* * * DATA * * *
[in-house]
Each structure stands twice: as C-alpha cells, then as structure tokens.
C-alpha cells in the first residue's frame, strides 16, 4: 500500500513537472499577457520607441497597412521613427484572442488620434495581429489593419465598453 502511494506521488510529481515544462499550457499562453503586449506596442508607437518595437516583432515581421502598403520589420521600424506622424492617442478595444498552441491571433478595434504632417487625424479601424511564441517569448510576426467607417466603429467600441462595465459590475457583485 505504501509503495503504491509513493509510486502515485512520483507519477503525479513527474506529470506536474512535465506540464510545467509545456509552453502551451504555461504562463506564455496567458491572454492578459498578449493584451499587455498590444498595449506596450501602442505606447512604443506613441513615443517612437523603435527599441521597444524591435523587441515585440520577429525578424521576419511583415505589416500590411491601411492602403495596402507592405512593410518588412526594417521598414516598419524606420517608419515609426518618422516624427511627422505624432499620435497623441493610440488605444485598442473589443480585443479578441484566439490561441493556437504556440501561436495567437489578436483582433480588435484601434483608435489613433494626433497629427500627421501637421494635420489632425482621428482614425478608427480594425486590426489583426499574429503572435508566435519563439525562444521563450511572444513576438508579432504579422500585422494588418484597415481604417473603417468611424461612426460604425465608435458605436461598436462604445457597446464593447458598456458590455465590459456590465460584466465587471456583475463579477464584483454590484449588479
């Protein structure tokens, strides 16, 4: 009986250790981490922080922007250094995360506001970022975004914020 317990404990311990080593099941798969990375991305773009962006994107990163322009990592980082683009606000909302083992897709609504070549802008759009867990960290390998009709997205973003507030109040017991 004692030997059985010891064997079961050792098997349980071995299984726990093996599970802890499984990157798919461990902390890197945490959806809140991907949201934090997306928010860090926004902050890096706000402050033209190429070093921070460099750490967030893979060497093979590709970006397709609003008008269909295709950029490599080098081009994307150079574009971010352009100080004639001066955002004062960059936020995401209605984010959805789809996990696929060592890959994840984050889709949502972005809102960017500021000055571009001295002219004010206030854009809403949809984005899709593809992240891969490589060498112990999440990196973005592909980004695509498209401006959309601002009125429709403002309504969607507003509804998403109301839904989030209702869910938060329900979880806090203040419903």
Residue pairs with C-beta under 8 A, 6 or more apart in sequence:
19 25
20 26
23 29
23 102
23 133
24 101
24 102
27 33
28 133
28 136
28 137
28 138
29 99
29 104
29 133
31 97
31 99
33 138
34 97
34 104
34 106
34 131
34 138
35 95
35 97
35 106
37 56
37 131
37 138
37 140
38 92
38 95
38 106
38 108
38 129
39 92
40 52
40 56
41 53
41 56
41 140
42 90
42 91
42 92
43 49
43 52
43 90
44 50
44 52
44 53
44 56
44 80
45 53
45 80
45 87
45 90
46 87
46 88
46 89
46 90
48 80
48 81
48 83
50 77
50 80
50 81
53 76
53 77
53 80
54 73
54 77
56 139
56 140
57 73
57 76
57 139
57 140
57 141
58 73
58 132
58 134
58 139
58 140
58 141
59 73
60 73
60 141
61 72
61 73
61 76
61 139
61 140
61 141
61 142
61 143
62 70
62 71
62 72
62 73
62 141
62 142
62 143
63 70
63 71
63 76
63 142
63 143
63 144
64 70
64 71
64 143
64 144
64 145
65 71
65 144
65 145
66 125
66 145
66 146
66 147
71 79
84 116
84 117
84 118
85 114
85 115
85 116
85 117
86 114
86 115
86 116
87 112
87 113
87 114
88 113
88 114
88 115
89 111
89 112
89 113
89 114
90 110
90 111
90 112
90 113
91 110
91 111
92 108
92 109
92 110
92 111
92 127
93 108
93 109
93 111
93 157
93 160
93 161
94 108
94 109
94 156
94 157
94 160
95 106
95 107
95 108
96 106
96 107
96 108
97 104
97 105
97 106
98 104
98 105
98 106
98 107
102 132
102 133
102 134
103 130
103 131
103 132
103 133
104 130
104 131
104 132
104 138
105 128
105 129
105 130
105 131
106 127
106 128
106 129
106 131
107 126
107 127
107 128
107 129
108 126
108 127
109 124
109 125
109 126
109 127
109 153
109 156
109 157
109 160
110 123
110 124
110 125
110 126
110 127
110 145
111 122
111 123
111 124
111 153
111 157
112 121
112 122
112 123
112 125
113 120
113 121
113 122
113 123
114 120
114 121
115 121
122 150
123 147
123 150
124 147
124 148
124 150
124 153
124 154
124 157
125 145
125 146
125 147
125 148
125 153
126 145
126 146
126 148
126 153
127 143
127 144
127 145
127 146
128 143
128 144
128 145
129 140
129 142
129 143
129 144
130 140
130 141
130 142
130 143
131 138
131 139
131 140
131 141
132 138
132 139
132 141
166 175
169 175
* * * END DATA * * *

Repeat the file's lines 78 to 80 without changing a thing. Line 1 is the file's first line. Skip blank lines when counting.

56 140
57 73
57 76